enuresis

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enuresis

 [en″u-re´sis]
a type of urinary incontinence, usually referring to involuntary discharge of urine during sleep at night (nocturnal enuresis or bed-wetting), such as in a child beyond the age when bladder control should have been achieved. adj., adj enuret´ic. It can occur as a result of such organic conditions as structural defects or infections of the urinary tract, neurologic deficit and resultant loss of control, nocturnal epilepsy, diabetes mellitus and diabetes insipidus, which increase urine flow, and renal disorders that impair the kidney's ability to concentrate urine. If no organic basis can be found for bed-wetting, psychogenic factors are considered.
Patient Care. Efforts to manage enuresis require patience on the part of parents and understanding that the child may be embarrassed by the condition and its effects. Reprimands and punishment are not appropriate and only make matters worse. The child also needs to be encouraged to participate in planning and implementing the program of care and to have hope and confidence that the problem can be overcome.

Among the techniques used to manage nocturnal enuresis are restricting fluids after the evening meal, bladder training to help enlarge the capacity of the bladder, and fully awakening the child once or twice during the night to walk to the bathroom and urinate. Electronic devices that establish a conditioned reflex response to waken the child the moment urination starts are successful in some cases. An anticholinergic drug may be prescribed as an adjunct to any of these techniques. desmopressin acetate nasal spray (DDAVP) may also be used.

en·u·re·sis

(en'yū-rē'sis), Do not confuse this word with emuresis.
Involuntary discharge or leakage of urine.
[G. en-oureō, to urinate in]

enuresis

/en·ure·sis/ (en″ūr-e´sis) urinary incontinence.

enuresis

(ĕn′yə-rē′sĭs)
n.
The involuntary discharge of urine; urinary incontinence.

en′u·ret′ic (-rĕt′ĭk) adj.

enuresis

[en′yoo͡rē′sis]
Etymology: Gk, enourein, to urinate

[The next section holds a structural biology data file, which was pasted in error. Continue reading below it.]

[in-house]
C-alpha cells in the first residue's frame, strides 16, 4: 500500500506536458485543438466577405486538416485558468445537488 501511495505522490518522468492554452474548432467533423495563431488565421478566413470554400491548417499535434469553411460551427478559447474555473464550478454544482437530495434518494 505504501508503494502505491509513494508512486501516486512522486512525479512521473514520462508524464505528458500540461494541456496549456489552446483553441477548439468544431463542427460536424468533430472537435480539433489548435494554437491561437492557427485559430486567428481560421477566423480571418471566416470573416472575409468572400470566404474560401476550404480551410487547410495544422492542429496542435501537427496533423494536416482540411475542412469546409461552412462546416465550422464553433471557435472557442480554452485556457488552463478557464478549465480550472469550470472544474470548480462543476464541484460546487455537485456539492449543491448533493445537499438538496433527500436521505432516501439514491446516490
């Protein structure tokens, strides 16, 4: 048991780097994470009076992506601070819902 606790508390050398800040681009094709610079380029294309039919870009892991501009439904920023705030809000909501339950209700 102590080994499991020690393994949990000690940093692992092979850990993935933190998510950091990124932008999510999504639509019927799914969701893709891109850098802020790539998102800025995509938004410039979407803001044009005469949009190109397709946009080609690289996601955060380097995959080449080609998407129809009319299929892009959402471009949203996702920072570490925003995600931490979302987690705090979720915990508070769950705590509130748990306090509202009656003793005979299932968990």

incontinence of urine, especially nocturnal bed-wetting.

enuresis

Psychiatry Nocturnal and daytime incontinence of urine Vox populi Bed-wetting. See Elimination disorder.

en·u·re·sis

(en-yūr-ē'sis)
Urinary incontinence; particularly nocturnal (i.e., bed wetting).
[G. en-oureō, to urinate in]

enuresis

Bedwetting. The involuntary passage of urine, especially during sleep.

enuresis,

n inability to hold one's urine.

en·u·re·sis

(en-yūr-ē'sis) Do not confuse this word with emuresis.
Involuntary discharge or leakage of urine.
[G. en-oureō, to urinate in]

enuresis (enūrē´sis),

n involuntary urination (e.g., during general anesthesia, at night).

enuresis

References in periodicals archive ?
Since some children who have sleepdisordered breathing have been shown to also be enuretic at night, enuresis and snoring may be in and of itself a reason for a polysomnographic evaluation.
Another issue pertains to whether enuretic children are more difficult to awaken than their nonenuretic peers.
Rather, the enuretic child should be assigned reasonable household responsibilities associated with their accidents.
Once withdrawn, there is a high rate of relapse (Friman & Jones, 1998), so the primary therapeutic gain from medication appears to be a respite from wetting episodes that may allow the enuretic child and family a temporary semblance of normality.
It uses an enuretic alarm system and has a cure rate of 65% to 75%, the highest cure rate of any available approach to enuresis; it also has a relatively low relapse rate of 20% to 30%.
The disadvantage of enuretic alarms is that they are time-intensive and require a high level of motivation and cooperation from the child and the family for at least 3 weeks and for as long as 4 to 6 months.
23,24) performed electroencephalogram (EEG) and cystometry during sleep in enuretic children and found detrusor contraction which resulted in enuresis in 32% of these children.
Therefore, epidemiological studies have shown that enuretic children are "deep sleepers" as many families have also emphasized.